Unsatisfied, in 2014 the Feds appealed the sentences as not meeting a minumum sentencing requirement of 5 years. The Judge at the original trial had overruled the minimum terrorist sentence, commenting that if the full five years were required it would be a violation of the 8th amendment. The Fed’s appeal succeeded.

The Hammonds have said they will report tomorrow to begin serving the increased sentences. The father will be 79 when he finishes his new sentence, the son 54. They have already paid $200,000 to the BLM, and another $200,000 was to have been paid before the end of 2015. They will be forced to sell to the BLM if the fine has not been paid.

On Saturday there was a peaceful protest of these sentences in Burns, Oregon, composed of about 300.

Since then, 100-150 people associated the Cliven Bundy family have peacefully occupied a Federal building in the refuge. Some are armed. The left is going nuts. The Hammond’s have disassociated themselves from this group.

Now, to Trump.

I see no difference in principle here from what Donald Trump tried to do to Vera Coking, a old woman who owned a house near one of his Casinos where he wanted to build a parking lot.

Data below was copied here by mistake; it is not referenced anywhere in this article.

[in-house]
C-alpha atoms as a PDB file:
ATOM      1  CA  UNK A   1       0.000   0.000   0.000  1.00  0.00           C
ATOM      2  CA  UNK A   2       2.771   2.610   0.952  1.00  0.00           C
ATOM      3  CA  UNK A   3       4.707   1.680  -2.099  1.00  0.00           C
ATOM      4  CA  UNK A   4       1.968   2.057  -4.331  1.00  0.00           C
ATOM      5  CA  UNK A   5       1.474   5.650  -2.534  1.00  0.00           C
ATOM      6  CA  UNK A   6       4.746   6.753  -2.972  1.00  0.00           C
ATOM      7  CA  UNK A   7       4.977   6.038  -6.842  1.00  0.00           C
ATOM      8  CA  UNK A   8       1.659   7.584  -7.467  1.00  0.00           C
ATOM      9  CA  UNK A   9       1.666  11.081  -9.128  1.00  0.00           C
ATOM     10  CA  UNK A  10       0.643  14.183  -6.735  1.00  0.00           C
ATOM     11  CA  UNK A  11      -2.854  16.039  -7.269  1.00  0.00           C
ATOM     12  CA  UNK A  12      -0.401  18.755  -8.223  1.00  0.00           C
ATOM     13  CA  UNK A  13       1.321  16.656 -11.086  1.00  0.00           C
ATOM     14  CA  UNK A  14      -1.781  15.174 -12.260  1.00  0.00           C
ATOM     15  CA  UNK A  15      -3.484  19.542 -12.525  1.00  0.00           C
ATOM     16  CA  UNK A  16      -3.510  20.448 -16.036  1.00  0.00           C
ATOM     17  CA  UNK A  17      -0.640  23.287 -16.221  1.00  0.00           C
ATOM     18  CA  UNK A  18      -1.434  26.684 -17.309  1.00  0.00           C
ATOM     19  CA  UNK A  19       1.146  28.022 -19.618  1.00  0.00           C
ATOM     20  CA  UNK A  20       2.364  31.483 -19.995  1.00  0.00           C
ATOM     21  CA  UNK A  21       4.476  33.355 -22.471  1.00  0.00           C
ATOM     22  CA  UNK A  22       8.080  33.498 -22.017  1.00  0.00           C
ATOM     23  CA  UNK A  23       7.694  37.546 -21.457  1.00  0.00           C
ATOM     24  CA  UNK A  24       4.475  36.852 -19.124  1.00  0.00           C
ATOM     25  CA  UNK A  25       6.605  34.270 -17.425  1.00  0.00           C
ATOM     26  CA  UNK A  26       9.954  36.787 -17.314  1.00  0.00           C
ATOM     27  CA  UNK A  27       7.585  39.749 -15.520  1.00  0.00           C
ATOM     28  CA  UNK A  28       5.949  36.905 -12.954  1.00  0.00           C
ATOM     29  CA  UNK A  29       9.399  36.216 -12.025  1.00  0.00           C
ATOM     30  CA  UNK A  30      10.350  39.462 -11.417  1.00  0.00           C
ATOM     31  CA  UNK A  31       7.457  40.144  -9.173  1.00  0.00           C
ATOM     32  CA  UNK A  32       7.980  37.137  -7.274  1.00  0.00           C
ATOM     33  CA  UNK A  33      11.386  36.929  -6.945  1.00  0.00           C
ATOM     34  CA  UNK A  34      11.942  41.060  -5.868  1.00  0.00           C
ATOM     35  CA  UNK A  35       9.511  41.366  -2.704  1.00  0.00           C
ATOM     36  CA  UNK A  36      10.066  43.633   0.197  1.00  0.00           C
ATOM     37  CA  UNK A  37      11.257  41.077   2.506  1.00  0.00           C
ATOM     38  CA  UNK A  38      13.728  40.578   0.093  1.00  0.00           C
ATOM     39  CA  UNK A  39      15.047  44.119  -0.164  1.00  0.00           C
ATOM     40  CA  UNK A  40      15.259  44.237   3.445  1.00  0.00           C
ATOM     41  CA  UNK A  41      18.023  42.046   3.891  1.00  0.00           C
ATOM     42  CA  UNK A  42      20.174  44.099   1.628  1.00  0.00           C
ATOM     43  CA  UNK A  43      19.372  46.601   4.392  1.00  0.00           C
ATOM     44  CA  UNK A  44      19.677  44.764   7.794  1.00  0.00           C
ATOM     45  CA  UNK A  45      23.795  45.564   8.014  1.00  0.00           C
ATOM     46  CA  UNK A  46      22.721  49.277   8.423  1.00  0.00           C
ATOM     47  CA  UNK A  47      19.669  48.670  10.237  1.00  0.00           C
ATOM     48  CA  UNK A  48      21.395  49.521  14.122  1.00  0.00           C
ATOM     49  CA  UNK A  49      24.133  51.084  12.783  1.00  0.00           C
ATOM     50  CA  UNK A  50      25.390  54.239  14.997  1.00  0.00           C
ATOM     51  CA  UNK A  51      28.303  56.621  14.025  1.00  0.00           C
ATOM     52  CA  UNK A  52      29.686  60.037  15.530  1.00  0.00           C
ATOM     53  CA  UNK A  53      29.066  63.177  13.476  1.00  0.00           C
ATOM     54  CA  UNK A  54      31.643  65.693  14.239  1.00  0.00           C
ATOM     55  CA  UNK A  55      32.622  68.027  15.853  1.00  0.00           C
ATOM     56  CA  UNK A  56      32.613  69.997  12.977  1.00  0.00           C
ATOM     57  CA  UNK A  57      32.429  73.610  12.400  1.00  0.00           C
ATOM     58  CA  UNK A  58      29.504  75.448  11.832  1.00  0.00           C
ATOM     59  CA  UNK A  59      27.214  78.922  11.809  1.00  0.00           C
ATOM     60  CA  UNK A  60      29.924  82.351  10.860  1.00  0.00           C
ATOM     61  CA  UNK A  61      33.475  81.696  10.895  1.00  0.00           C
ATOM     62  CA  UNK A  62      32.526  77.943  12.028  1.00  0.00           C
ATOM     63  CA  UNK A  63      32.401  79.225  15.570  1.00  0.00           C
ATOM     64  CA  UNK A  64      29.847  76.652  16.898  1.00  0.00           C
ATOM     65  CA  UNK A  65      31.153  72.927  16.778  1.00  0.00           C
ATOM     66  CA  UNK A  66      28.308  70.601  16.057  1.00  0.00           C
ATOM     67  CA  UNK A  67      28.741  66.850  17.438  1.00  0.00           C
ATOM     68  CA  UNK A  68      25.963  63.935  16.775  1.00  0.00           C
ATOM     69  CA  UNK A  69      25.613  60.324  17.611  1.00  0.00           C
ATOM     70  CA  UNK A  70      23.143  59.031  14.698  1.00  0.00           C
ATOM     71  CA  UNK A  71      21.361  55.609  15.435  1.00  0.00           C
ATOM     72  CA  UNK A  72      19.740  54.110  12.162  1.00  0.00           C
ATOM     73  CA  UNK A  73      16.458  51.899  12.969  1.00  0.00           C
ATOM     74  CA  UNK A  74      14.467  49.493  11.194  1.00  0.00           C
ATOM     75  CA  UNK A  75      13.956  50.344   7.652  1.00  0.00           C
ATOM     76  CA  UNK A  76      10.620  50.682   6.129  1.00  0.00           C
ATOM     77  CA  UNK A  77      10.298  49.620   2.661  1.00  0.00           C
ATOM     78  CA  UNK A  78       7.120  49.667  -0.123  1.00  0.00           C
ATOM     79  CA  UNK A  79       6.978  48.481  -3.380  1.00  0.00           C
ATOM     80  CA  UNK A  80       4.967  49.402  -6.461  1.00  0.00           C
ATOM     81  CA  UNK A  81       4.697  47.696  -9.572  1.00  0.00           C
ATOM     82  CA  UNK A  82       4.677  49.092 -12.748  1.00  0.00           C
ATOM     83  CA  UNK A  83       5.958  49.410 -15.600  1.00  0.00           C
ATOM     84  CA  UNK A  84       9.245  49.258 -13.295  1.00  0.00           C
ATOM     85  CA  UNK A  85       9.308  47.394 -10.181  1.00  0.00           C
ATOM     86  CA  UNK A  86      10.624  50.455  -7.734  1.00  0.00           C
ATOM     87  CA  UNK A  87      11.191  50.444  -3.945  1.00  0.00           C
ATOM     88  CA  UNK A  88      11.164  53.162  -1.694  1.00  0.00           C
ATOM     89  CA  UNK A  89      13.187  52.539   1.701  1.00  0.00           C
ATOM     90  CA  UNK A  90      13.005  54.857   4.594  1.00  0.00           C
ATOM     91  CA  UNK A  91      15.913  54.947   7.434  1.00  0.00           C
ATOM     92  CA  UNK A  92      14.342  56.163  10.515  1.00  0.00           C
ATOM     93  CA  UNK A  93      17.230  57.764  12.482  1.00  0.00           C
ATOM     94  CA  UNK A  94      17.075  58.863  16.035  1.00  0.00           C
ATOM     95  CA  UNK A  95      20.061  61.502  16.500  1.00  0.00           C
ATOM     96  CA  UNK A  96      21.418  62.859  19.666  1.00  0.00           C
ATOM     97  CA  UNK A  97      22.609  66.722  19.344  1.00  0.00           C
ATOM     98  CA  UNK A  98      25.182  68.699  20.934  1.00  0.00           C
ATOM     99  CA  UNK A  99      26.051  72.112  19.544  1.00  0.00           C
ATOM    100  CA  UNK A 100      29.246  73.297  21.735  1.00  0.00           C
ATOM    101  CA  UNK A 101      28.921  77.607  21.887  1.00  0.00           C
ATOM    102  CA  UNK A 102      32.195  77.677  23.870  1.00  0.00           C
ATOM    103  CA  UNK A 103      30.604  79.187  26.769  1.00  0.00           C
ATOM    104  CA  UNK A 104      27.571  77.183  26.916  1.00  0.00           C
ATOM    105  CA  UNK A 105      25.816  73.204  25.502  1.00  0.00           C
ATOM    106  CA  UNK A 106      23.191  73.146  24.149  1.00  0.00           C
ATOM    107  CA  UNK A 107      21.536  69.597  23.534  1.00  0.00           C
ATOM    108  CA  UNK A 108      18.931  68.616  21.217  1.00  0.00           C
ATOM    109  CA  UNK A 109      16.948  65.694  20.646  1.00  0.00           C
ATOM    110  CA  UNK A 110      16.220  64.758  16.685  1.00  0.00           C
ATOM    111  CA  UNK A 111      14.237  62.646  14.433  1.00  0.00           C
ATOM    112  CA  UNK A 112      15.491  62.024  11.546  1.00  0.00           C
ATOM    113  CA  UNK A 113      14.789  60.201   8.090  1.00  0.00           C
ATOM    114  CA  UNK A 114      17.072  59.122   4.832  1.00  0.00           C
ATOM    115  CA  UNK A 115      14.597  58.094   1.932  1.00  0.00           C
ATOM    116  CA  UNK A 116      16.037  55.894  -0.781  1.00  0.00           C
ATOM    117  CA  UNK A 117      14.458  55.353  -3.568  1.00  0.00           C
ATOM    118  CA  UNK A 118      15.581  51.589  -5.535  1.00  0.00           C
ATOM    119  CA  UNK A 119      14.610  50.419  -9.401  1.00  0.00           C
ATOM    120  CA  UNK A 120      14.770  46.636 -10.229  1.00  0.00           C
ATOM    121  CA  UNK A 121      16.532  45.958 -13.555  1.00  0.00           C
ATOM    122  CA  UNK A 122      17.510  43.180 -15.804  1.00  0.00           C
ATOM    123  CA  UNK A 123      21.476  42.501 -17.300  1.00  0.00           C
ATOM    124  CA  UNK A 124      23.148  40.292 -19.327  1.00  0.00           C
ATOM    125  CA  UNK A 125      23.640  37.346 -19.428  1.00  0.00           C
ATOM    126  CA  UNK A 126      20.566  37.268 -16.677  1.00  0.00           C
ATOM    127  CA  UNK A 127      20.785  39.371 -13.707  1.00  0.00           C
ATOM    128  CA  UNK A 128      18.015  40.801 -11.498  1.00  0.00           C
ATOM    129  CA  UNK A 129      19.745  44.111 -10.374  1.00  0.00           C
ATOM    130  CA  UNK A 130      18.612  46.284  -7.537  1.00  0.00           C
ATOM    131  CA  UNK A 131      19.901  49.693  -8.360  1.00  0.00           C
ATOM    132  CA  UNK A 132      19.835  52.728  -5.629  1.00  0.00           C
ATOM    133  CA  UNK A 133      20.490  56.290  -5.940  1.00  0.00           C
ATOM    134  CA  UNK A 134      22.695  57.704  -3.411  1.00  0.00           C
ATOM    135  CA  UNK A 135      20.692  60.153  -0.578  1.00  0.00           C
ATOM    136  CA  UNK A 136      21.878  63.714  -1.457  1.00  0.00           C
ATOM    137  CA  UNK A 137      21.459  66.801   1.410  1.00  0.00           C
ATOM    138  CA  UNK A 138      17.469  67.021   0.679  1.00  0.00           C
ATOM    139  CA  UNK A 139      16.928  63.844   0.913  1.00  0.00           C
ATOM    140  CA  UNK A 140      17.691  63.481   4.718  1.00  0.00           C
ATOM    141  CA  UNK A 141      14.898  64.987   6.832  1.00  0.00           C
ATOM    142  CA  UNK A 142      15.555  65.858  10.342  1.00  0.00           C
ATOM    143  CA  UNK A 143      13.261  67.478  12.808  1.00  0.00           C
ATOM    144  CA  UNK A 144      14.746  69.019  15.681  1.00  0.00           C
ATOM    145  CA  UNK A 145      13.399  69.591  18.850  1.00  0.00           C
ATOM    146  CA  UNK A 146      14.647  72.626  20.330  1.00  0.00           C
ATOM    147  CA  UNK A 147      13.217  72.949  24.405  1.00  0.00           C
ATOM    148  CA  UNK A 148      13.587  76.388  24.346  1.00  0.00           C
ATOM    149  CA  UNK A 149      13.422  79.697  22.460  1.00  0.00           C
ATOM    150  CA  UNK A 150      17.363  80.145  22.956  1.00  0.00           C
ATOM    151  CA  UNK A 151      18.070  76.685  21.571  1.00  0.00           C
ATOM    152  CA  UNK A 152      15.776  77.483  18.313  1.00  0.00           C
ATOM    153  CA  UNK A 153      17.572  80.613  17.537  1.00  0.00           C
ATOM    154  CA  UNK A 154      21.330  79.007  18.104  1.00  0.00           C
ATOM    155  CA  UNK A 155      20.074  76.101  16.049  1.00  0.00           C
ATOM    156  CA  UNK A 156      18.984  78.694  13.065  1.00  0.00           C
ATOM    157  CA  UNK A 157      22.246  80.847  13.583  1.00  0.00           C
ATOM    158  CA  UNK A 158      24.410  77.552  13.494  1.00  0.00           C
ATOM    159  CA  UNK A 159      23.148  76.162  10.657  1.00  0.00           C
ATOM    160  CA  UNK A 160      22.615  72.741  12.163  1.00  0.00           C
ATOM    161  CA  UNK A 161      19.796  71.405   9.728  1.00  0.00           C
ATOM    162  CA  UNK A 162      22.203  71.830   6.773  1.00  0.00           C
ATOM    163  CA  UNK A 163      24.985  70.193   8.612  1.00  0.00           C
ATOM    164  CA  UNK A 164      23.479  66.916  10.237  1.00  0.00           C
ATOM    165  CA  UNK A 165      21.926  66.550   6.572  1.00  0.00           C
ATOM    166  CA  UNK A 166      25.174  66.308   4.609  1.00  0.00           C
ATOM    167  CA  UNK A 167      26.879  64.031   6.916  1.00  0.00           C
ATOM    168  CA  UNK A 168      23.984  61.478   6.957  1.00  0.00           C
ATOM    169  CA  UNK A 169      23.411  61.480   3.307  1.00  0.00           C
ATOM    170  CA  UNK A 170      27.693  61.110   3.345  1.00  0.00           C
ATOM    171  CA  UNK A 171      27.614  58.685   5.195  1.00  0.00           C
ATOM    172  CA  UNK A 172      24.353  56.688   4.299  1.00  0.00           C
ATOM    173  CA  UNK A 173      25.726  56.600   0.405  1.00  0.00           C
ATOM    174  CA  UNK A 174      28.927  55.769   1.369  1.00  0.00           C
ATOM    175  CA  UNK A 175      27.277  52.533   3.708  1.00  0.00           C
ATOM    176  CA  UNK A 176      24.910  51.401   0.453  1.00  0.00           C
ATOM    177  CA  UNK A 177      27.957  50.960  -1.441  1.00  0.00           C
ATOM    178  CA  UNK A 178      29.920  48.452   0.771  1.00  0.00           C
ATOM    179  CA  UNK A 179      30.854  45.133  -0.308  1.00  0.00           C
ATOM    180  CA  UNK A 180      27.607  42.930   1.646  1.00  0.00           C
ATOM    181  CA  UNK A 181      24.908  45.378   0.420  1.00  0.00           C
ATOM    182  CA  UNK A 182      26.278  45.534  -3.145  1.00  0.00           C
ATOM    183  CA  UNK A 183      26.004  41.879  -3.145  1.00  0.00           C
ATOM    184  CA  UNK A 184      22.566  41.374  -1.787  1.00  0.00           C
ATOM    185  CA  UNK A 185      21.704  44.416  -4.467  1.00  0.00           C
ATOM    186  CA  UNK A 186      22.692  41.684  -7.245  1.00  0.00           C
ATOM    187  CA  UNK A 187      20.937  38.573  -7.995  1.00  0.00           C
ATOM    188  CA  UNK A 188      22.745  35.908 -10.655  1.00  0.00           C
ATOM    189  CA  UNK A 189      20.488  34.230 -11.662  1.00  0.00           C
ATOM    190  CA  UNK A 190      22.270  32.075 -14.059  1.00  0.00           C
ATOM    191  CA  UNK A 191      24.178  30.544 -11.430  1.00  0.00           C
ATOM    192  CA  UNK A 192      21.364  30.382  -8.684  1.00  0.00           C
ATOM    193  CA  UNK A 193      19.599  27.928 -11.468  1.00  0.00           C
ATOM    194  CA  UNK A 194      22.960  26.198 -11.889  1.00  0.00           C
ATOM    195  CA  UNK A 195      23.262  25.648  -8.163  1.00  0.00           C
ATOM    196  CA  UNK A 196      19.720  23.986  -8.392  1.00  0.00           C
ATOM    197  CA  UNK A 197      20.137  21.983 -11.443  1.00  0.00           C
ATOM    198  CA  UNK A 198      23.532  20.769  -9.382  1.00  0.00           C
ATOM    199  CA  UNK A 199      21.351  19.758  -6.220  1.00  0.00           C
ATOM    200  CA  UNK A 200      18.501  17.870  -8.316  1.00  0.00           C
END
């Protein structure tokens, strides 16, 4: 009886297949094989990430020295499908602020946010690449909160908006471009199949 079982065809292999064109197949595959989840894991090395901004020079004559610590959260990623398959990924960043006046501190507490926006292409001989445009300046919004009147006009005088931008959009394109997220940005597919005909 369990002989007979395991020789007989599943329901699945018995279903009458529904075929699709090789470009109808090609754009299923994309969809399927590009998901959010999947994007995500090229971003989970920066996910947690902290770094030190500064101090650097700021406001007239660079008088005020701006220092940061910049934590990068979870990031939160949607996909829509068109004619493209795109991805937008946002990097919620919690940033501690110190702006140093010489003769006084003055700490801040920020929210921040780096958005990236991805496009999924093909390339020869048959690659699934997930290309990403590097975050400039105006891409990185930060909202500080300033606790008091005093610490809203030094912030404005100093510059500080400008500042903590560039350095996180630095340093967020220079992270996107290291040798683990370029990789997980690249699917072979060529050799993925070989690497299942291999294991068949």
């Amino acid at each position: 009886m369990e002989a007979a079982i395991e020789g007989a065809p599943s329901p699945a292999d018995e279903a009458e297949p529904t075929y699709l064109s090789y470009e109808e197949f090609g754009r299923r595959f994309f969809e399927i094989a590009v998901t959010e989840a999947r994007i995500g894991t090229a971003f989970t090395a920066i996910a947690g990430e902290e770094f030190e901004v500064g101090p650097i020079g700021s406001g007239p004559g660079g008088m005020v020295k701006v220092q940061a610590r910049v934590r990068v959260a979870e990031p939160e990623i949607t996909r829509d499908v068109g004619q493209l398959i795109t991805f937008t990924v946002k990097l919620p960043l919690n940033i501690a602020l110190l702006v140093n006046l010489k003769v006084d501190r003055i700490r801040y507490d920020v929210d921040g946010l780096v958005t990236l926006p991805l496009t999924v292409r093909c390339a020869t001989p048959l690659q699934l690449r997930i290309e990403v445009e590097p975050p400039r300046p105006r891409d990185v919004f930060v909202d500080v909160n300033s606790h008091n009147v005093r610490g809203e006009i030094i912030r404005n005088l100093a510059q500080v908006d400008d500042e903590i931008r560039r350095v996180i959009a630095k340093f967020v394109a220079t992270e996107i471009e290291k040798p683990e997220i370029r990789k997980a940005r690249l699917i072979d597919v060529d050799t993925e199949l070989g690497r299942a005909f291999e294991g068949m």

Trump’s case could be considered worse. The government wasn’t taking Vera Coking’s land for itself, it was taking it in order to give it to Trump, a man who said he supported the abominable SCOTUS Kelo decision 100%.

What’s going on in Oregon?

This is a must read: Full Story on What’s Going on In Oregon.

Take your blood pressure medication first.

What’s being done to the Hammonds demonstrates what happens when property rights are disregarded.

It’s worth pointing out that presidential candidates Donald Trump and Hillary Clinton would both approve of this at-gun-point expropriation.

The Other Club noted the foundational nature of property rights just the other day: Property, morality and religion.

Property, morality and religion

Just read Larry Arnn’s (President of Hillsdale College) Imprimis piece Property Rights and Religious Liberty.  It’s excellent, but ultimately uncompelling as an argument that property rights are insufficient to secure religious liberty and freedom of conscience. Some rambling reactions…